Periods and Groups
Elements in the periodic table are arranged in periods (rows) and groups (columns). Atomic number increases as you move across a row or period.
Rows of elements are called periods. The period number of an element signifies the highest unexcited energy level for an electron in that element. The number of elements in a period increases as you move down the periodic table because there are more sublevels per level as the energy level of the atom increases.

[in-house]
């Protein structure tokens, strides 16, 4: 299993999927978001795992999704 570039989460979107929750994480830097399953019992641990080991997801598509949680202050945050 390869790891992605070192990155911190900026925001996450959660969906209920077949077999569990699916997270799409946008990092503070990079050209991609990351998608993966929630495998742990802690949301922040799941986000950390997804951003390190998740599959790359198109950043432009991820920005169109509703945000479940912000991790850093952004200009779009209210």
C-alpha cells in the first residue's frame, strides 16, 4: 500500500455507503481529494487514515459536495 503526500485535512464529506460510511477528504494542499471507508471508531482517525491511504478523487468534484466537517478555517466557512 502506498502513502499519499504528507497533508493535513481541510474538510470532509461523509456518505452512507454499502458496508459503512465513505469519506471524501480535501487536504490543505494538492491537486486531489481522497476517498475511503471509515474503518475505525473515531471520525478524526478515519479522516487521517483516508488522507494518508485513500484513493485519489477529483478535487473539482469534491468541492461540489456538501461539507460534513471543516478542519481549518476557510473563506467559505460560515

Columns of elements help define element groups. Elements within a group share several common properties. Groups are elements have the same outer electron arrangement. The outer electrons are called valence electrons. Because they have the same number of valence electrons, elements in a group share similar chemical properties. The Roman numerals listed above each group are the usual number of valence electrons. For example, a group VA element will have 5 valence electrons.
Representative vs. Transition Elements
There are two sets of groups. The group A elements are called the representative elements. The group B elements are the nonrepresentative elements.
What is on the Element Key?